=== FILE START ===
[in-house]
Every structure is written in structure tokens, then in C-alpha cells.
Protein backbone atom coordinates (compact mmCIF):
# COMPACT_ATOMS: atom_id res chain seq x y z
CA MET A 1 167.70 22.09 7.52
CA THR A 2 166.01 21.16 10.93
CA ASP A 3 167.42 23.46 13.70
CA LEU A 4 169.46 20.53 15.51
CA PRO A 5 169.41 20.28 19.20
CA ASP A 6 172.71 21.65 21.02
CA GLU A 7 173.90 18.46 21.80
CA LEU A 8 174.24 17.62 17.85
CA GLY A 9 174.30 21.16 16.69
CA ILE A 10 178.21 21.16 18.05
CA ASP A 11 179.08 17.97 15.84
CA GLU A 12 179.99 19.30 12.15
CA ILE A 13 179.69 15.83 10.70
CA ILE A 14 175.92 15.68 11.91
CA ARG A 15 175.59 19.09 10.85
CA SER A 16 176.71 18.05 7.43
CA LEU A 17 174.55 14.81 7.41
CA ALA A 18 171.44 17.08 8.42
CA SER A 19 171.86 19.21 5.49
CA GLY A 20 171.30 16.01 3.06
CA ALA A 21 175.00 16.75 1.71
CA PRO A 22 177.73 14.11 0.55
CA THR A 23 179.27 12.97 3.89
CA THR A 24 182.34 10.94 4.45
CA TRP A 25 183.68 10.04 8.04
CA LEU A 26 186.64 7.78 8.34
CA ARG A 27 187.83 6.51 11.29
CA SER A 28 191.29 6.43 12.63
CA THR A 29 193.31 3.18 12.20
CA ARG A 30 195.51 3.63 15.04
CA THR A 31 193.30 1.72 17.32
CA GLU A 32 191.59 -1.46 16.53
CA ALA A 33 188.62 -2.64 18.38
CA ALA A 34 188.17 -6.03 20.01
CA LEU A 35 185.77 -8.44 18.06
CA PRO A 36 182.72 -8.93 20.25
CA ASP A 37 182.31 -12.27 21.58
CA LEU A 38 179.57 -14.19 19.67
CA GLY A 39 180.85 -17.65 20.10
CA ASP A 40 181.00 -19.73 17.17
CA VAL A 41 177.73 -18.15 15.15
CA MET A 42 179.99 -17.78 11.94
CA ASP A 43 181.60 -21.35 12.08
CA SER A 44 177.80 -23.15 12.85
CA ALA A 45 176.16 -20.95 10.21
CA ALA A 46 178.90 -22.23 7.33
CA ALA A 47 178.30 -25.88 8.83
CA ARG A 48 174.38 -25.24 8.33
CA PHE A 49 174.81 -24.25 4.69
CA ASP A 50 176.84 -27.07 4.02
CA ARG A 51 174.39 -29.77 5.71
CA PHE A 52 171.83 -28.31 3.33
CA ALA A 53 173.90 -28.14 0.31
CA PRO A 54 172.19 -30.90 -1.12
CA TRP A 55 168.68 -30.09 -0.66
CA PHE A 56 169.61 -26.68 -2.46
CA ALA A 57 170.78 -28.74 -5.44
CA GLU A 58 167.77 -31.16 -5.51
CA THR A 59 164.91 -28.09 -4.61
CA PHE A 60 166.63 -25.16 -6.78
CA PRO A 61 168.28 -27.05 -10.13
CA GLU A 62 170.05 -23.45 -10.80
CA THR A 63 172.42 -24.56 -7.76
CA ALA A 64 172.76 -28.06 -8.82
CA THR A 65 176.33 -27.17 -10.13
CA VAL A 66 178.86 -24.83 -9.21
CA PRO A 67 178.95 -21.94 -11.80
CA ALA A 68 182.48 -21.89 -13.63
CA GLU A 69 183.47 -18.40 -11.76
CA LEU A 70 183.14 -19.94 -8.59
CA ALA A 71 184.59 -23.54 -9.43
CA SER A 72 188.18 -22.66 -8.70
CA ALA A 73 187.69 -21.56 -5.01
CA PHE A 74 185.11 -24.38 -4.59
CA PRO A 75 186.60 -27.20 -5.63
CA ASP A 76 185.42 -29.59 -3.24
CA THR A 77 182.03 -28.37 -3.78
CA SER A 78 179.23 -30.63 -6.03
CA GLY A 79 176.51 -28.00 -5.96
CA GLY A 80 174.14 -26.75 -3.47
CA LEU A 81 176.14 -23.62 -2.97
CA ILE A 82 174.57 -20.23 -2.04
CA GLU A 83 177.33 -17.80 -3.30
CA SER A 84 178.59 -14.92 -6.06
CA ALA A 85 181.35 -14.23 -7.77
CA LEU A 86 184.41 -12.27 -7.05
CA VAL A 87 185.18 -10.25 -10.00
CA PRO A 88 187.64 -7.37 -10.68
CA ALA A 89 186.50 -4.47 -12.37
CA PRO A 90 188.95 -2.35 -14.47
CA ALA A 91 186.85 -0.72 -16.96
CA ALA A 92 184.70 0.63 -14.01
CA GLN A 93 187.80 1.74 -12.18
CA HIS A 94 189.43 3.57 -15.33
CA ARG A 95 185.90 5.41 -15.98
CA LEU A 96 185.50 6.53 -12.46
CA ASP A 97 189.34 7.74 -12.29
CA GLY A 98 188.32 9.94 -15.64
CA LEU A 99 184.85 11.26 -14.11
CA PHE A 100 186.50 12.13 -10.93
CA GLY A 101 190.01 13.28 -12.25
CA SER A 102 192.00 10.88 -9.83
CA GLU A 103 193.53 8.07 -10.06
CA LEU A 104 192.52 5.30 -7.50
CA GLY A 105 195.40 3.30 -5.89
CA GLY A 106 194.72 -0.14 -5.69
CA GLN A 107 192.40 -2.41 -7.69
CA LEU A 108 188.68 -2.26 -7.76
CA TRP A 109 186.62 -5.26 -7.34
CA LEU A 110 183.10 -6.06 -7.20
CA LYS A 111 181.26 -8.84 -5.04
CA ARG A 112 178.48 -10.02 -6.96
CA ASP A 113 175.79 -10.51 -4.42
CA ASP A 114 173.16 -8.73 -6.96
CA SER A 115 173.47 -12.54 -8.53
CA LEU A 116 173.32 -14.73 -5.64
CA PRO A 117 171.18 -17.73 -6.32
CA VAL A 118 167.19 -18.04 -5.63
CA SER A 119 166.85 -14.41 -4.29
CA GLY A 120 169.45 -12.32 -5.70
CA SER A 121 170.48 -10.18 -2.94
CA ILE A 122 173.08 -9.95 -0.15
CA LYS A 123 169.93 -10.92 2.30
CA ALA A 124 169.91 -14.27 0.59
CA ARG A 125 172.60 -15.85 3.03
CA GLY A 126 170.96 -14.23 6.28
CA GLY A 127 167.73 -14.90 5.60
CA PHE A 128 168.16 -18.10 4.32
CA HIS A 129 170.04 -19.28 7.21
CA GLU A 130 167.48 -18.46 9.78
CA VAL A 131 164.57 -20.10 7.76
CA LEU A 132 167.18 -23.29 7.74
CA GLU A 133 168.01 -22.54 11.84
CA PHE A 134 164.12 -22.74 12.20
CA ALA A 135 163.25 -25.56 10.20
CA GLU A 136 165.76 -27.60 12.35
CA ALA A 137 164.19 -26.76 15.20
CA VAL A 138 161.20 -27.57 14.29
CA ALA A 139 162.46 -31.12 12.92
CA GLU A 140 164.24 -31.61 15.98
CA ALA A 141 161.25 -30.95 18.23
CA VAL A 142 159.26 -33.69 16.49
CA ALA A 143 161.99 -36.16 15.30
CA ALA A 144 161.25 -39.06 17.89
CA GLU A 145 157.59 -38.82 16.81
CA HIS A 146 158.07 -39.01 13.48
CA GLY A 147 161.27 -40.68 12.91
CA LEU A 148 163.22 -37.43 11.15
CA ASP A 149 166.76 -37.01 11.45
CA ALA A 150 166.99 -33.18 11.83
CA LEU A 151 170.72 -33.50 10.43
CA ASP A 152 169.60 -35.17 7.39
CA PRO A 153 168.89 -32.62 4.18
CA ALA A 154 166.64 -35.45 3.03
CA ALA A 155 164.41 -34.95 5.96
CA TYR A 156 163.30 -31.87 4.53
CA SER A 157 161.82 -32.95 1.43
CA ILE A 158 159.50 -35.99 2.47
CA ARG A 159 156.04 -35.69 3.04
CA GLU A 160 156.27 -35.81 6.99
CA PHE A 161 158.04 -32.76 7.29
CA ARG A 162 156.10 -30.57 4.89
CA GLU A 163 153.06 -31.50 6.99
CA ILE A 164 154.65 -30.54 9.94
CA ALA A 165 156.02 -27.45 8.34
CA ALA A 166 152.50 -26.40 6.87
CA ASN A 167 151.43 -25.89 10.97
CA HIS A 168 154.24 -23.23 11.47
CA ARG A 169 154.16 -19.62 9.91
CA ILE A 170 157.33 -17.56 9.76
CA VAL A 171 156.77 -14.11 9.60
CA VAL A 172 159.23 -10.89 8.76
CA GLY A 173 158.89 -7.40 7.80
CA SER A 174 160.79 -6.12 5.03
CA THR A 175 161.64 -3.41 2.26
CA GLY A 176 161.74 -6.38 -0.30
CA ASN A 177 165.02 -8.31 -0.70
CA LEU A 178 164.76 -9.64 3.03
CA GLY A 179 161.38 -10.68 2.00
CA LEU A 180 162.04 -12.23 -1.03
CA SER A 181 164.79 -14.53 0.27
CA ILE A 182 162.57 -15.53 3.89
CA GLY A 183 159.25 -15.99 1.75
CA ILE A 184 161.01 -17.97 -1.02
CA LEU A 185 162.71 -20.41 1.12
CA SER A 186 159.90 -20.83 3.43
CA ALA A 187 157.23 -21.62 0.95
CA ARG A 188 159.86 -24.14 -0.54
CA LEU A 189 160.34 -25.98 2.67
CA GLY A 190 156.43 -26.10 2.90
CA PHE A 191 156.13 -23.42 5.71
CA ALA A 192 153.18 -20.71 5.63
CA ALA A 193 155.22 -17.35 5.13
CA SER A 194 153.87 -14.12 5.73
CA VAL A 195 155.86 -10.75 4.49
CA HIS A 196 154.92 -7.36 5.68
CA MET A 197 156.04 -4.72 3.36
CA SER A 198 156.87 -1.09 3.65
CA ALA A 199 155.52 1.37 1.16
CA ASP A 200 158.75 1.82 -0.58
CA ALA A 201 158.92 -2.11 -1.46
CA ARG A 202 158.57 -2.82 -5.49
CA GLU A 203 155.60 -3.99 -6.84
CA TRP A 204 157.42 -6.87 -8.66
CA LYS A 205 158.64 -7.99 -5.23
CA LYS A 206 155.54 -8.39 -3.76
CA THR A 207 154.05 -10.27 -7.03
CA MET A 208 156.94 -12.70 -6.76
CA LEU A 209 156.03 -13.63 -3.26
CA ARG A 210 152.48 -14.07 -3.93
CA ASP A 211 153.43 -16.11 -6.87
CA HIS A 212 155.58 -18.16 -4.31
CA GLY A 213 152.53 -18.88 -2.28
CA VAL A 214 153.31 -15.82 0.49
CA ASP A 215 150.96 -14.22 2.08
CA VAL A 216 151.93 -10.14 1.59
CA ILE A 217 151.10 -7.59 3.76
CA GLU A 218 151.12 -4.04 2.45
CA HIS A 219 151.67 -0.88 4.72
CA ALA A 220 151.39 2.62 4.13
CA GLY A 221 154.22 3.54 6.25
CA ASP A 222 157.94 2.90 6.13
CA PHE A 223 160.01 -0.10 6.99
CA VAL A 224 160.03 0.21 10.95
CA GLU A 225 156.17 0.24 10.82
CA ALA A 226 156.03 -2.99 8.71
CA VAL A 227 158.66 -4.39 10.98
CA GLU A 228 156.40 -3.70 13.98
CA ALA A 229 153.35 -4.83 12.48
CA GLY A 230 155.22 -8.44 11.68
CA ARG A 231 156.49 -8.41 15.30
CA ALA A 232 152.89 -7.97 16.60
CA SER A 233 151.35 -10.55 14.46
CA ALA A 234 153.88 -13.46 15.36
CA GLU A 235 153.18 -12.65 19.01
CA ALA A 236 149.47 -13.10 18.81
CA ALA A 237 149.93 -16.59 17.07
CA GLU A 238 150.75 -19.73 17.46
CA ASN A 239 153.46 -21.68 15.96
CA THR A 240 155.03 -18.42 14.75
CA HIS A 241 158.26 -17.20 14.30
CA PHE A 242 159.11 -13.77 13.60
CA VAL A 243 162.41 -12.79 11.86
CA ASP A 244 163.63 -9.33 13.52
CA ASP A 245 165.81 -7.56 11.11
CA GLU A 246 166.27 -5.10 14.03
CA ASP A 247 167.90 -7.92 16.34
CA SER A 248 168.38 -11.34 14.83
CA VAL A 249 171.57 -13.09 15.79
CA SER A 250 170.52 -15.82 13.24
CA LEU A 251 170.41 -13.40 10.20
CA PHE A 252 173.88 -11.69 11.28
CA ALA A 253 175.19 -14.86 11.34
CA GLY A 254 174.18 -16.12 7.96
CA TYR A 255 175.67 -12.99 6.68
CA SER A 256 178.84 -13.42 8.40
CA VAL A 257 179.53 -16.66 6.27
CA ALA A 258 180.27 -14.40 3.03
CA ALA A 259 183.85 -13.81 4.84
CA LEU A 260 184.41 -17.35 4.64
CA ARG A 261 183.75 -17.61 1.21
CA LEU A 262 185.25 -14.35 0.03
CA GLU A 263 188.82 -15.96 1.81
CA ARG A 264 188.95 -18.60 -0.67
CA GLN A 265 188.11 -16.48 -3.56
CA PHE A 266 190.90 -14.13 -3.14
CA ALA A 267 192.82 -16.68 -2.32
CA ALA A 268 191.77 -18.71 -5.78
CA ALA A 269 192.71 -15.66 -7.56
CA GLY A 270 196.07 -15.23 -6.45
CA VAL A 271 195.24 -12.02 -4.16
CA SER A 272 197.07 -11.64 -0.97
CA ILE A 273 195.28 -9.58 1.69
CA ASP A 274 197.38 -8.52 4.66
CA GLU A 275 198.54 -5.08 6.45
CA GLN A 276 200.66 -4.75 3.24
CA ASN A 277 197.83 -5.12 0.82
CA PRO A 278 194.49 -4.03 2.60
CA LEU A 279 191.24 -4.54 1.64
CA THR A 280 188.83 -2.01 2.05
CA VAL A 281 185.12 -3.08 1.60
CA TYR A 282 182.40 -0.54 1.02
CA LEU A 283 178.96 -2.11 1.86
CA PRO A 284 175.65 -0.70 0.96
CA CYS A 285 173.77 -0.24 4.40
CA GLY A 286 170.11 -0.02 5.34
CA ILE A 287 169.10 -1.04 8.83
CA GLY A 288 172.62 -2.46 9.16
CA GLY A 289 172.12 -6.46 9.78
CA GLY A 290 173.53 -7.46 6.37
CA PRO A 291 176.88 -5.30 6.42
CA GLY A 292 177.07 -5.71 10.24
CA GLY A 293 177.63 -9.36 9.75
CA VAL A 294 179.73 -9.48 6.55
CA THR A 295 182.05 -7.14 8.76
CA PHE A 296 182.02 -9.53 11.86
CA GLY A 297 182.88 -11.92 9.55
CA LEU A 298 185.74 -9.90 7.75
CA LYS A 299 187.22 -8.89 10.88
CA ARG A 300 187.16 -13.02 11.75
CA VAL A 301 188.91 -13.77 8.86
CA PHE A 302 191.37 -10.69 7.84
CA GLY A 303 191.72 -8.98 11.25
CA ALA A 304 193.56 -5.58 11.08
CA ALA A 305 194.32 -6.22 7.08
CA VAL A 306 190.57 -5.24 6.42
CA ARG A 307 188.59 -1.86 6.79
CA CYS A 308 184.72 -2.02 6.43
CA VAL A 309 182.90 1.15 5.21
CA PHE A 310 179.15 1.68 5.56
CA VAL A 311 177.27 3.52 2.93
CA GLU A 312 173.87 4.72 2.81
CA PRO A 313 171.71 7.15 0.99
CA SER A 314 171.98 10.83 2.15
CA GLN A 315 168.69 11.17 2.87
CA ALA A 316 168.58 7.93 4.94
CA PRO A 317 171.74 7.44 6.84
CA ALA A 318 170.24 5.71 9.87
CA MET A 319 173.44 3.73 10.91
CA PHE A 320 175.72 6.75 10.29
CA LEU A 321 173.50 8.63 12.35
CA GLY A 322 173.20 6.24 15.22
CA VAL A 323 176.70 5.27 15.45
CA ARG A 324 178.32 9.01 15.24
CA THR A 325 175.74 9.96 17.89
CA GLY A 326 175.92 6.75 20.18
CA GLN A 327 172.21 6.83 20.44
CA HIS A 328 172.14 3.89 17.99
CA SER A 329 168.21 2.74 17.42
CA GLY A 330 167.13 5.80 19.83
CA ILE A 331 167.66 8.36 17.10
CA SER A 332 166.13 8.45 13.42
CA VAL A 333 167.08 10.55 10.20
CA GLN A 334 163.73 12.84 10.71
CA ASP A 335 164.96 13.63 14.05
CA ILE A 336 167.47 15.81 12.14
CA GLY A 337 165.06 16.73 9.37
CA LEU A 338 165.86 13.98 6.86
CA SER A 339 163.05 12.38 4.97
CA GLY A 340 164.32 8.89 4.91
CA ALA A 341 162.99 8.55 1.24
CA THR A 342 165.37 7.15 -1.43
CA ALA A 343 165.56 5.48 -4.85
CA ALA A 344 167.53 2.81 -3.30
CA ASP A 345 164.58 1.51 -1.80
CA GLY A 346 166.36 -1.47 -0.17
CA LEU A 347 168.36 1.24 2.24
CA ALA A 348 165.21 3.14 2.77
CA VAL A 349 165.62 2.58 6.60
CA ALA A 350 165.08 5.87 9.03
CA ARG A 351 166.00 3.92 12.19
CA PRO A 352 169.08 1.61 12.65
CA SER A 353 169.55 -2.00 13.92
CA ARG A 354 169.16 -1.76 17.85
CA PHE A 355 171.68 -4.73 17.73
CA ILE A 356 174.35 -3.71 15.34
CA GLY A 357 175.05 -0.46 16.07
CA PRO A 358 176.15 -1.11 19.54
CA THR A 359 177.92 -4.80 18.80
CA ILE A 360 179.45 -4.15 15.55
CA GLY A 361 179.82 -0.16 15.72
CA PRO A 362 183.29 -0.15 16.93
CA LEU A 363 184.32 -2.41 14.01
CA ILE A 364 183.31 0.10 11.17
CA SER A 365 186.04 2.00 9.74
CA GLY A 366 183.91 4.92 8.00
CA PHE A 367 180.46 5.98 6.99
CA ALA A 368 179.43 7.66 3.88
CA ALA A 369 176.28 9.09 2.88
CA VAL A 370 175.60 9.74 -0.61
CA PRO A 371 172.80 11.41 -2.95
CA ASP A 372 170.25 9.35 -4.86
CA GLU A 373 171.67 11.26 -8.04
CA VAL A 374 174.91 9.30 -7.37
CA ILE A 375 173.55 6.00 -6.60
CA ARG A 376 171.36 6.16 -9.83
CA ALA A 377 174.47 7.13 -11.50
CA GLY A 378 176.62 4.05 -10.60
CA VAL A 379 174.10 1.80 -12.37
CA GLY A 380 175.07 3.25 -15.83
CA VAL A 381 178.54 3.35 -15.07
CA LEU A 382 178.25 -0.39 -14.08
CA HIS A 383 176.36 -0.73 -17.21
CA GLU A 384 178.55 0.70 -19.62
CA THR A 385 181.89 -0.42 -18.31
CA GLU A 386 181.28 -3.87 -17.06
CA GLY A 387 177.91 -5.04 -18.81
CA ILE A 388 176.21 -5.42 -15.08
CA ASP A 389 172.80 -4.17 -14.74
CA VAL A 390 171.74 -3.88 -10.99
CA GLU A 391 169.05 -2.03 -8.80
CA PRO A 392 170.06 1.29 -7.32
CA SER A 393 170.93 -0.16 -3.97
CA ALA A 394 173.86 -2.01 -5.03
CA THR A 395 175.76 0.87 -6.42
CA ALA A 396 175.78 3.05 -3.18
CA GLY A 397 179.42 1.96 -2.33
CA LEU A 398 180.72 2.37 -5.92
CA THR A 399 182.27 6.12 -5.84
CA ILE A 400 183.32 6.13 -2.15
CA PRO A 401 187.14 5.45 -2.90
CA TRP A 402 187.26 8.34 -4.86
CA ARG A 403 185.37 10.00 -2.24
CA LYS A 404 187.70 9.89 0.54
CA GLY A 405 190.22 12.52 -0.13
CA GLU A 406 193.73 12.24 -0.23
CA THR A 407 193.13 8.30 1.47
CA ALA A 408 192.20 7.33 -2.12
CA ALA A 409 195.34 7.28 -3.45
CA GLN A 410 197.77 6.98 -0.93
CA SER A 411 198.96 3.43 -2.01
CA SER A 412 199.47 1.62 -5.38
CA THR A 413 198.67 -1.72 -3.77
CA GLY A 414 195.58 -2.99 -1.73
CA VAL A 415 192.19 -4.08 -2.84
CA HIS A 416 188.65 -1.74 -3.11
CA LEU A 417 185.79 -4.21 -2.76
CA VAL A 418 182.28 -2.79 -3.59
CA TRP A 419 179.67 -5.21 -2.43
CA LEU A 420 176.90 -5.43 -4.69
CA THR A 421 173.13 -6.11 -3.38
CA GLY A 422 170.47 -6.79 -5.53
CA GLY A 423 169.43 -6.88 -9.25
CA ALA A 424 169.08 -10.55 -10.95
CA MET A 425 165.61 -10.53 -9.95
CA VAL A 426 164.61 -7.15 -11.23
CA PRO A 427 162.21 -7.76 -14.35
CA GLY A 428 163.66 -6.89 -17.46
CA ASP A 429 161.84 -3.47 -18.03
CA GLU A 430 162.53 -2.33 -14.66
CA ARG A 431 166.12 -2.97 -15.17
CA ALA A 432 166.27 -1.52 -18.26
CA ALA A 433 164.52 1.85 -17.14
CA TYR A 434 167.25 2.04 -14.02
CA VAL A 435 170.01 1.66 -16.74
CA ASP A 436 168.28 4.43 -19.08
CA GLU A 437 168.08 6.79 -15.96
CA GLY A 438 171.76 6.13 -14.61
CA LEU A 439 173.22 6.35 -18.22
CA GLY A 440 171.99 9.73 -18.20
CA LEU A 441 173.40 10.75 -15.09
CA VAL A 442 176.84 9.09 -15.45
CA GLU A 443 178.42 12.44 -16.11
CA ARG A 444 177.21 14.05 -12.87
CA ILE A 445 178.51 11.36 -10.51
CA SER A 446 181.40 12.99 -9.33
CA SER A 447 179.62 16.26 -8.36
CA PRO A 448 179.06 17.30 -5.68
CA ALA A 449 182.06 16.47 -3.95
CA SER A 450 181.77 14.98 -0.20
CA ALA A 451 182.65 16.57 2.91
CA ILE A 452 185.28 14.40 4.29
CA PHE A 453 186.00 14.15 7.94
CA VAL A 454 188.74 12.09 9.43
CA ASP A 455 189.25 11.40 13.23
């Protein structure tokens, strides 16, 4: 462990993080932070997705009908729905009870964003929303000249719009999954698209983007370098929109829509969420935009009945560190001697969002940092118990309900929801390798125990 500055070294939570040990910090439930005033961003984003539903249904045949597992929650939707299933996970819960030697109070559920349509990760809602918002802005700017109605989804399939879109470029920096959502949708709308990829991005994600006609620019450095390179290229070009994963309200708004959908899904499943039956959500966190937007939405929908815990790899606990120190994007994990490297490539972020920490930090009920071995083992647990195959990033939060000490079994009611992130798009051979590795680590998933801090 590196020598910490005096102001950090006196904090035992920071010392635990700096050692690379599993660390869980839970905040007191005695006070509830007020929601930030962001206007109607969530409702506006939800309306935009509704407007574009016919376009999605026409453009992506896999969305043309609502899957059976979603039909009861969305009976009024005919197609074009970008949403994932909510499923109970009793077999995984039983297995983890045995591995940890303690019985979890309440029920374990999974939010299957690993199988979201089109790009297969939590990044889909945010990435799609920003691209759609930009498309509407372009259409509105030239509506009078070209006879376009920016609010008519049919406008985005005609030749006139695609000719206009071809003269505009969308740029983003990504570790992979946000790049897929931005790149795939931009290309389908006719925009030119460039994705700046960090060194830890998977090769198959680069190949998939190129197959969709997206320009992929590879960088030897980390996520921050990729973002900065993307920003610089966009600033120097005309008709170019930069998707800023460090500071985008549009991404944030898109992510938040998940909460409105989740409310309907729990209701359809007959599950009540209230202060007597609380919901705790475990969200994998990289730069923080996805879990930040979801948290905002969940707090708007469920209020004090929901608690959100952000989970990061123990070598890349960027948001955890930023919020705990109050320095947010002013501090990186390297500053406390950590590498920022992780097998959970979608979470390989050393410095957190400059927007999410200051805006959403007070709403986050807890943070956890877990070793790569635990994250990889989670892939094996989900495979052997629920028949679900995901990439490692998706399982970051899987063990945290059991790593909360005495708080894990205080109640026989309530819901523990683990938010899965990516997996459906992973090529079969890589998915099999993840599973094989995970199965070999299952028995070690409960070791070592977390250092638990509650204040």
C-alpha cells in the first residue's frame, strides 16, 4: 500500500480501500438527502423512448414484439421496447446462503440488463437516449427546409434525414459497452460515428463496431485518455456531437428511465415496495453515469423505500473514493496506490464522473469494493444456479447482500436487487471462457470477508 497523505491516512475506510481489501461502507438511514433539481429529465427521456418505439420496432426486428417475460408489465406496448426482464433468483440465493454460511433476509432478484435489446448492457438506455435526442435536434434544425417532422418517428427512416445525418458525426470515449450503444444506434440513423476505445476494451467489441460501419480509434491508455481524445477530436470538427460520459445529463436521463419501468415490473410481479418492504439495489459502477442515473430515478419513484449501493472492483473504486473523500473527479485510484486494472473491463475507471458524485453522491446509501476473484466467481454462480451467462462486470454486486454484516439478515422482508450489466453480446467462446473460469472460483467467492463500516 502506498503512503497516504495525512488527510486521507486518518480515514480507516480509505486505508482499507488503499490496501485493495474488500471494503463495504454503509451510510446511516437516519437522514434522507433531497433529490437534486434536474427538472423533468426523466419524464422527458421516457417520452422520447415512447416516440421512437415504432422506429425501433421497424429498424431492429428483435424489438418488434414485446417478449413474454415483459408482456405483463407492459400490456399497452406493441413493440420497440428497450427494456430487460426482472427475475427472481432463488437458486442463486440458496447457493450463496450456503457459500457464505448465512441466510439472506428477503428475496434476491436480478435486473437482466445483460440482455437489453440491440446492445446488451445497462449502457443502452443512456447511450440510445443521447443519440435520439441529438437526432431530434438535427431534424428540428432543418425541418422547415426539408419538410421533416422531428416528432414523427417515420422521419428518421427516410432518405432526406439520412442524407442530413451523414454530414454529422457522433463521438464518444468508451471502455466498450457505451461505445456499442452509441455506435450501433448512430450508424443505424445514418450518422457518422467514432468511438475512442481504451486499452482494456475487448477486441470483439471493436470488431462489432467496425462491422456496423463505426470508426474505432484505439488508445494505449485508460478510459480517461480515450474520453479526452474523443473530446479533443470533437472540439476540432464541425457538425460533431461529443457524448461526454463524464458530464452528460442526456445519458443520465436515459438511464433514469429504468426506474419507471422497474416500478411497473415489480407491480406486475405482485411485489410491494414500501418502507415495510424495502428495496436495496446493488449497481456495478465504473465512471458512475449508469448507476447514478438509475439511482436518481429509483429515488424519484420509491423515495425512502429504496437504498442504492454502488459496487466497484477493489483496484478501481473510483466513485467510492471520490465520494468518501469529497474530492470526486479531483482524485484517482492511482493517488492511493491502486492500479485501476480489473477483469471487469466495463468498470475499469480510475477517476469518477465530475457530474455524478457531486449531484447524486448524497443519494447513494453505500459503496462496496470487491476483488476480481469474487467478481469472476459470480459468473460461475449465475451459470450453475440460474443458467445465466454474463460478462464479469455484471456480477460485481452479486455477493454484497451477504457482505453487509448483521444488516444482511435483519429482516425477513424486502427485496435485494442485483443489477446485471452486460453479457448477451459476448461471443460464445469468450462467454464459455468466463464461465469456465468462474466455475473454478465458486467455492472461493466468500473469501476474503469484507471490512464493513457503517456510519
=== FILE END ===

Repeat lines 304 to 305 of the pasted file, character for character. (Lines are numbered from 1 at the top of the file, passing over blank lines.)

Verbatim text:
CA ARG A 300 187.16 -13.02 11.75
CA VAL A 301 188.91 -13.77 8.86